Maybe it’s infantile feeding programming, or maybe there’s a deeper attraction to the the sine-wave purity of female geometry rooted in our quantum datawave.
We are ALL lecherous creeps.
A new analysis is being called the first of its kind to examine visual attention and gender in social groups, and how those observations can influence the behavior of who’s getting the looks. The research by Mary Jean Amon, a doctoral student in the University of Cincinnati’s psychology program, is published in the current online issue of the journal, Frontiers in Psychology.
Amon’s study of same and mixed-gender gaze patterns found that women were viewed more frequently and for longer periods of time – even when their photos were blended in groups of both genders – and that the women were viewed more often and for longer durations by both men and women. Amon says the findings emphasize how women can be evaluated in society and how that in turn can have negative impacts on their self-esteem and behavior.
Participants in the study were divided into two groups. The first group involved 100 college-age men and women (50 participants from each gender) who were photographed portrait-style in front of a white background. The second group was represented by 76 college-age students who were informed that they would be taking part in an investigation of psychological responses to visual stimuli, and that they would view random pictures of people, art, landscapes, animals or cartoons.
The viewing group was then seated in front of a computer monitor to view the photos. The viewing patterns of the participants were unknowingly being measured by a remote eye-tracking device to record and measure their point of gaze. For viewing, the portrait photos were grouped in different scenarios including single photos and groups of two, four or six photos which varied in gender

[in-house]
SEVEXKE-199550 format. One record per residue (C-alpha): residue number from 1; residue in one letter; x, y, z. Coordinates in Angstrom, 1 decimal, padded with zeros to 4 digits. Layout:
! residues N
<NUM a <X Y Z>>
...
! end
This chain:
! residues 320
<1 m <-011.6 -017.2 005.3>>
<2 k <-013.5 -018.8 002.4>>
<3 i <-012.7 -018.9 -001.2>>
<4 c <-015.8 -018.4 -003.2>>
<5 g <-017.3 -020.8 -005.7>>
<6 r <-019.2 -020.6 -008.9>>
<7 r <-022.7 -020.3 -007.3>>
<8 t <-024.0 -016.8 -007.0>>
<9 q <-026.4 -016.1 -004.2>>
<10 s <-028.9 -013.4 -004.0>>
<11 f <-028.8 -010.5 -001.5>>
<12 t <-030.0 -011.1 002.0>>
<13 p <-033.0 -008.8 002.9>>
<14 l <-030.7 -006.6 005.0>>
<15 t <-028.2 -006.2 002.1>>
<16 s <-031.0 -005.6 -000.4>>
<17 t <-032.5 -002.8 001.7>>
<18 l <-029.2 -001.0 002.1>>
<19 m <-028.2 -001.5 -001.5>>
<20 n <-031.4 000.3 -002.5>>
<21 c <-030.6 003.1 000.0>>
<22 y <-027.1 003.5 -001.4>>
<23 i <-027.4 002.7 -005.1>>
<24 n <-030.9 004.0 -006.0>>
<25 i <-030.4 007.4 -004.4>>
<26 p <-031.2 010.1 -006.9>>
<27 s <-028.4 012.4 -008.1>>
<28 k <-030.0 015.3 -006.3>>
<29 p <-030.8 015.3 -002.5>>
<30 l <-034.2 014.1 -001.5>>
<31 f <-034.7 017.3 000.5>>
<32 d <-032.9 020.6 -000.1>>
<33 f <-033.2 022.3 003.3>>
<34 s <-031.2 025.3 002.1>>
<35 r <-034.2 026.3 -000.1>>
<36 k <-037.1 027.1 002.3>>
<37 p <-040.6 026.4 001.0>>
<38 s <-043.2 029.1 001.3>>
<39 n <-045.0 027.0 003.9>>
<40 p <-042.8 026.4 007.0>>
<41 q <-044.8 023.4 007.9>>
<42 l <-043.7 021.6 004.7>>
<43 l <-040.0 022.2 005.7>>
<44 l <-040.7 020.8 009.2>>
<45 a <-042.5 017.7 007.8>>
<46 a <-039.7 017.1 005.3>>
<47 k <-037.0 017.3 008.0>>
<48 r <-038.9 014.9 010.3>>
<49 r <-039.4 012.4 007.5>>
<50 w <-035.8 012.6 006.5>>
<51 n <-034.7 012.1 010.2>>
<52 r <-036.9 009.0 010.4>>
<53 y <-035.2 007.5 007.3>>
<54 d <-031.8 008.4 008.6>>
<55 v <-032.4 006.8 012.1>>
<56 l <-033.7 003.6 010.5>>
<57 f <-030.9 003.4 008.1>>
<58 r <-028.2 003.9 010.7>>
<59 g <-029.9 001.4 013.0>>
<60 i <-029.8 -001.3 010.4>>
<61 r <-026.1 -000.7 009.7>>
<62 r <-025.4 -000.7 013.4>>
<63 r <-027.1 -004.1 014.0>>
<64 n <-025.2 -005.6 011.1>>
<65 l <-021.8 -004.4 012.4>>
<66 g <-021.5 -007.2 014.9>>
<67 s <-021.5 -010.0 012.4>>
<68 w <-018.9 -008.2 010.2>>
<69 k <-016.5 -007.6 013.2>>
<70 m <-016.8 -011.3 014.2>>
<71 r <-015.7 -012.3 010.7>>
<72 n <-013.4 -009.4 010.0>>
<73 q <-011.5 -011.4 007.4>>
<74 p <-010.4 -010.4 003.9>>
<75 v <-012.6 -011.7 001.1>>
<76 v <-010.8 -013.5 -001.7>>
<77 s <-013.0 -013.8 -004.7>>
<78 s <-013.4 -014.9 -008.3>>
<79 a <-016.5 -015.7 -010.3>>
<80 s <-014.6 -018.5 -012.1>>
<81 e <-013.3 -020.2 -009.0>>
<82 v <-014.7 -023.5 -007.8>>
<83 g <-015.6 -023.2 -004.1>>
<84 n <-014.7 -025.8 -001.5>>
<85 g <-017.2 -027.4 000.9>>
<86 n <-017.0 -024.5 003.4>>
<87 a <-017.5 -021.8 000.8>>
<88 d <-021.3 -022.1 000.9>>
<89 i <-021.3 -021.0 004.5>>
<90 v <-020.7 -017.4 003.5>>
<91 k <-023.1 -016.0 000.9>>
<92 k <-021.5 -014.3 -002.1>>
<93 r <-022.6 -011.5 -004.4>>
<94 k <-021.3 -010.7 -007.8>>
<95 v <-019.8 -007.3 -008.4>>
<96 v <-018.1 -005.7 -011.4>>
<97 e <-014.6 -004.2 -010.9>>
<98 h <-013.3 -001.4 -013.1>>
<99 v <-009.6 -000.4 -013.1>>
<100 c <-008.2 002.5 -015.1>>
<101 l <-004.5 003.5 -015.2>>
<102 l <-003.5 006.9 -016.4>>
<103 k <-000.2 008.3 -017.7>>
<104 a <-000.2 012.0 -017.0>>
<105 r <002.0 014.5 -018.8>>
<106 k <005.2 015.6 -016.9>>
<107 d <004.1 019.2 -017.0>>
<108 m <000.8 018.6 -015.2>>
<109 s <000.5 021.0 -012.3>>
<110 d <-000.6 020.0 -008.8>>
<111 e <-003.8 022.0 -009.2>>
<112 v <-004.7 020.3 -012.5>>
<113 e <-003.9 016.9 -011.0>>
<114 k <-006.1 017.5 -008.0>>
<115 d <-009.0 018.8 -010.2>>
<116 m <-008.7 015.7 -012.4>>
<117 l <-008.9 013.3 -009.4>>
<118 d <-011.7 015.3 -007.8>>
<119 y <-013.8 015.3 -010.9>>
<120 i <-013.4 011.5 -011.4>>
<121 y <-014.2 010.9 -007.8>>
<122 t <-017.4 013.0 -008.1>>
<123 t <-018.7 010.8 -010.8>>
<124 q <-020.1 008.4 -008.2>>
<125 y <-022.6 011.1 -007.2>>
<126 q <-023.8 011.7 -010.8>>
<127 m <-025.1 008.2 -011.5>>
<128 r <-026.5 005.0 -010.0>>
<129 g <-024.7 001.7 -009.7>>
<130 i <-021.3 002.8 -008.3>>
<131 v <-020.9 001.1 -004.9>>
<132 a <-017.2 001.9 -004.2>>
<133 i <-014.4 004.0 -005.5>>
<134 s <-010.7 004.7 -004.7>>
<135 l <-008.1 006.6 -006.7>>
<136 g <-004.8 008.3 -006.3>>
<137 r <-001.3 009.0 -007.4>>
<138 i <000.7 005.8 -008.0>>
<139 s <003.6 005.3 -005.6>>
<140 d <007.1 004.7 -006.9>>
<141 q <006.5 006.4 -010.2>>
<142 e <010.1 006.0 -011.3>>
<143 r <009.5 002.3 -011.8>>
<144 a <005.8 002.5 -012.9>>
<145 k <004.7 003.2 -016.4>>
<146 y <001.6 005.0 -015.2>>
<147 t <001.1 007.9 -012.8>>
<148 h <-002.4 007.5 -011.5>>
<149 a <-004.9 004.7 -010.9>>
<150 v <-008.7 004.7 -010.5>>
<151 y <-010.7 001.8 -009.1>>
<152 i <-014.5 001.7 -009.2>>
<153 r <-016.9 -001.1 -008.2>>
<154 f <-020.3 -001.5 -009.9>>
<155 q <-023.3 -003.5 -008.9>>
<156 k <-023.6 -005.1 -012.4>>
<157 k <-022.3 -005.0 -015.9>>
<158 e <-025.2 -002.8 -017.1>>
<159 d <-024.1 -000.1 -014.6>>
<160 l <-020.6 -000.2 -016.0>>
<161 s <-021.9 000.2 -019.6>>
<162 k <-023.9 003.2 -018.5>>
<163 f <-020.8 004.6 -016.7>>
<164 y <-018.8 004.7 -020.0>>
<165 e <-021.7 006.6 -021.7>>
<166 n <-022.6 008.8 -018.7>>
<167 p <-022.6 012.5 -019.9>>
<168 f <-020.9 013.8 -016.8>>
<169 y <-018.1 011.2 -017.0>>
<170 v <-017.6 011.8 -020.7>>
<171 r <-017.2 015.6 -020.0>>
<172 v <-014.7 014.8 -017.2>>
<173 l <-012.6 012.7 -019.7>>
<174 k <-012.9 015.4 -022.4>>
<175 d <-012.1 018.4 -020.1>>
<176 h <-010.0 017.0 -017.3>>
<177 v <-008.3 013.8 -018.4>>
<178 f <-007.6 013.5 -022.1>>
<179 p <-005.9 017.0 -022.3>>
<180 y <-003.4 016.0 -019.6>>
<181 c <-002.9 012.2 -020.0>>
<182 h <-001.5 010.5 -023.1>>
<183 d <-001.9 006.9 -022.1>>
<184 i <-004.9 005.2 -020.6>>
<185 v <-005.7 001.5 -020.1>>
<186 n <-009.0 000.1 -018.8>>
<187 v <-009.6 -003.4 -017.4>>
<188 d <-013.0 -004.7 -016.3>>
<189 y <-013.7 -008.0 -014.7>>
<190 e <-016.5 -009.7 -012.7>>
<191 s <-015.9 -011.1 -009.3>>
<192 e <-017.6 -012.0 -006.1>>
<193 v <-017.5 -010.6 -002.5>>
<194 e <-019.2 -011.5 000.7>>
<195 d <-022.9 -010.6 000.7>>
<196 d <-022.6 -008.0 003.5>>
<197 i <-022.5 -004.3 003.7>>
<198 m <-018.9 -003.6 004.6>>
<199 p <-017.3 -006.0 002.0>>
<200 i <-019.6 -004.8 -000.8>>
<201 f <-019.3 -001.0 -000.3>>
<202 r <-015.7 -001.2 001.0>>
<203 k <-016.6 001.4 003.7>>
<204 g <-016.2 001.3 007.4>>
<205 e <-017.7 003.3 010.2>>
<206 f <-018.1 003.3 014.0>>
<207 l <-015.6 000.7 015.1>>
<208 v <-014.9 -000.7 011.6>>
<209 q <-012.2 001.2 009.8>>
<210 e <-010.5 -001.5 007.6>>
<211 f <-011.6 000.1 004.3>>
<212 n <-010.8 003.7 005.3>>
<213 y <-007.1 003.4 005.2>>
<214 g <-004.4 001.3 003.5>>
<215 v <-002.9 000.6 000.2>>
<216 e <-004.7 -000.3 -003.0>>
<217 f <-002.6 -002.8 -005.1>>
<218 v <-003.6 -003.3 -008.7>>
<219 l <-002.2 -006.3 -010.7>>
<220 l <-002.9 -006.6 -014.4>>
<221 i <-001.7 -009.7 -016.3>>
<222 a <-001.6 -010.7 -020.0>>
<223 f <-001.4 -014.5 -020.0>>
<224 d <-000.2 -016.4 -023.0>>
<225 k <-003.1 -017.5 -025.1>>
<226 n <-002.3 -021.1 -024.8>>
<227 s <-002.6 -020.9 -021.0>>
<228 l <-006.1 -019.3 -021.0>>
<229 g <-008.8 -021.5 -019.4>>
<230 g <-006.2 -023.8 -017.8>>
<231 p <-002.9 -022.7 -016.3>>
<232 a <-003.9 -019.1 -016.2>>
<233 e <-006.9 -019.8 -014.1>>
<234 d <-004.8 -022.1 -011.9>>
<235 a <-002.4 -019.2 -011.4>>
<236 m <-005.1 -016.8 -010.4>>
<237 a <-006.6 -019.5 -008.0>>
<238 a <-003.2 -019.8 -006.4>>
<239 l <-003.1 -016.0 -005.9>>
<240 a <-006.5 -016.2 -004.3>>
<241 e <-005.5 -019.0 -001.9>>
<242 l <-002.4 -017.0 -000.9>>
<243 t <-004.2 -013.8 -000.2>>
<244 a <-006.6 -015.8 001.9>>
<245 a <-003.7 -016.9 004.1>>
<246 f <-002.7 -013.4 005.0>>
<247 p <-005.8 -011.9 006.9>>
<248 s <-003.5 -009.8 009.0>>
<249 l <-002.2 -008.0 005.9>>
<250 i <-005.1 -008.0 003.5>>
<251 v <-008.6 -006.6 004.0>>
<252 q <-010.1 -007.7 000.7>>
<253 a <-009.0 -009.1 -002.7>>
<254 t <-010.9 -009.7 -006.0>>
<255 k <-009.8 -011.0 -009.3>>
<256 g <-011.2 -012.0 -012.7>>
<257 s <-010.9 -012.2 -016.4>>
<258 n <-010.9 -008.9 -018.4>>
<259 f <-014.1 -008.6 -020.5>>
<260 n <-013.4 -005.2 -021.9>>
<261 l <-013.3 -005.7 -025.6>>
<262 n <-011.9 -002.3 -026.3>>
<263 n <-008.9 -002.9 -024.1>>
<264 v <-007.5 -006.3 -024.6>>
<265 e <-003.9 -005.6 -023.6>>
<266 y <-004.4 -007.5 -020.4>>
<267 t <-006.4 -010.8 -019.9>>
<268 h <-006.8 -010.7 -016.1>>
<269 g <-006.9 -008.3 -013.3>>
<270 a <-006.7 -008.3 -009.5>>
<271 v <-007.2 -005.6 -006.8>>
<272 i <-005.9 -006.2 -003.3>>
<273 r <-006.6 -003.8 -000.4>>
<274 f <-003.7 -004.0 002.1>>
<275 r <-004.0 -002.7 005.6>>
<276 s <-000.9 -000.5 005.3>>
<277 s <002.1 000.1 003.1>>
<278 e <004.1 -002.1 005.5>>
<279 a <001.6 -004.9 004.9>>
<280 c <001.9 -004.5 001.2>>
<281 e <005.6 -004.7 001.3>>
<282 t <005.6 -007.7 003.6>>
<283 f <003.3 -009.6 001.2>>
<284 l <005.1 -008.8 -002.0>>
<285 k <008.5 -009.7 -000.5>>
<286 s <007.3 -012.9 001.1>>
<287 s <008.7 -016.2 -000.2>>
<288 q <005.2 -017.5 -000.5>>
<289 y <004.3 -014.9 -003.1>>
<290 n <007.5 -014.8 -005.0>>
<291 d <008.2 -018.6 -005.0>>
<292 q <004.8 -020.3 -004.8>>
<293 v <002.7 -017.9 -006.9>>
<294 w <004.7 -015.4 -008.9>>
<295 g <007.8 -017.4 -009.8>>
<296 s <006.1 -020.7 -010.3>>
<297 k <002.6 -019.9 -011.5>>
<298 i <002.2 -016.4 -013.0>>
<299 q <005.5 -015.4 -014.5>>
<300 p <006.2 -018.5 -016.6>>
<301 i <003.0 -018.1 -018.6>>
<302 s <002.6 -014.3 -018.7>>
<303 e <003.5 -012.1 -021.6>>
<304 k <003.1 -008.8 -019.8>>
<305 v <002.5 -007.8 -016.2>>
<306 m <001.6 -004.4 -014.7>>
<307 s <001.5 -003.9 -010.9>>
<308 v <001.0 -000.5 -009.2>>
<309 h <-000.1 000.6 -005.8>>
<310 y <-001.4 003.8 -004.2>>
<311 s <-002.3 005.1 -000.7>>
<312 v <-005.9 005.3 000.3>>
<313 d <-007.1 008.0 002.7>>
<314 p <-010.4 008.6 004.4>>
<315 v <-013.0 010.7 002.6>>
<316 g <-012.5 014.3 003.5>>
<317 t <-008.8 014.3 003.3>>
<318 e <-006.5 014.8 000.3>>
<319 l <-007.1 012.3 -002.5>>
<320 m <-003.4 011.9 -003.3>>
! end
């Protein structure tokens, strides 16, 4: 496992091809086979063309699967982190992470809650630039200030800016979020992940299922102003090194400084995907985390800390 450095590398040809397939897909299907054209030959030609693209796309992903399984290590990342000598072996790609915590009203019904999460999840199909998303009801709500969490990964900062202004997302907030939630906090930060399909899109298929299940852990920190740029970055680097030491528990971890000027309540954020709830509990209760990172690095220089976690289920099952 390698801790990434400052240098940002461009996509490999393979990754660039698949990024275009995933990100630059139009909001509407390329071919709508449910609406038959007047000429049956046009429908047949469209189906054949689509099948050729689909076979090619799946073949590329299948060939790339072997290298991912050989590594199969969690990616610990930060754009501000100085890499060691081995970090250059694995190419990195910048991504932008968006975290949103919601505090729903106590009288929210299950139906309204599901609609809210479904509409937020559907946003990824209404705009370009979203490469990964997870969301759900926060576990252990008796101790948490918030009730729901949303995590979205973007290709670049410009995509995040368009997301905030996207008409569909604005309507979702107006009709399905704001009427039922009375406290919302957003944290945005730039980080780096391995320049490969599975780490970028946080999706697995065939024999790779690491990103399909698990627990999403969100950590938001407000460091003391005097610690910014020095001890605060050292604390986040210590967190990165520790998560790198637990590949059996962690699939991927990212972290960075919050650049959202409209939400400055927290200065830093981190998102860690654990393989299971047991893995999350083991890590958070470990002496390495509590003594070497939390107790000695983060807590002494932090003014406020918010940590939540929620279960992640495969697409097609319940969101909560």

at more frequently… and
they were looked at for longer
durations, and this was the
case for both male and female viewers
“What we found was that women overall were looked at more frequently,” says Amon. “They were looked at first, they were looked at last, and they were looked at for longer durations, and this was the case for both male and female viewers.”
Amon says the findings reflect objectification theory that suggests that women are frequently evaluated by their physical appearance. “This often relates to sexualization or even treating women as mere body parts, and that obviously can hold negative consequences over time,” says Amon. “Short-term effects, for example, can involve lower self-esteem and reduced cognitive functioning. Long-term effects are actually more difficult for women. They actually start objectifying and evaluating themselves in terms of their physical appearance.”
Demographics of the Study
Fifty female and 50 male participants were photographed for the study. Participants ranged in age from 18-26 with an average age of 19. Eighty percent of the participants identified as white, 12 percent biracial, 7 percent black and 1 percent Asian.
The group that viewed the photos was represented by 39 women and 37 men. Participants ranged in age from 18-48 and the average age was 19. Eighty-two percent of the participants identified as white; 7 percent black; 5 percent Asian; 4 percent biracial and 3 percent Hispanic.
About the Technology
Amon’s research was conducted in UC’s Center for Cognition, Action and Perception in the Department of Psychology. The center is used to explore the dynamics of cognition and perception-action. Amon’s study used the center’s Applied Science Laboratory’s D6 remote eye-tracking device. The technology captures corneal reflections to calculate real-time point of gaze trajectory. Gaze duration, frequency and sequence of viewing were calculated for each of the 76 viewers.
“Viewers were looking at the photos on a computer monitor and the technology was a desk-mounted device that sat under the monitor. It’s about the size of an old VHS player,” explains Amon. “The technology shoots a laser where the retina is located and also records head movements, then calibrates gaze to what is on the screen.”
Source: University of Cincinnati
Photo: Lisa Ventre/University of Cincinnati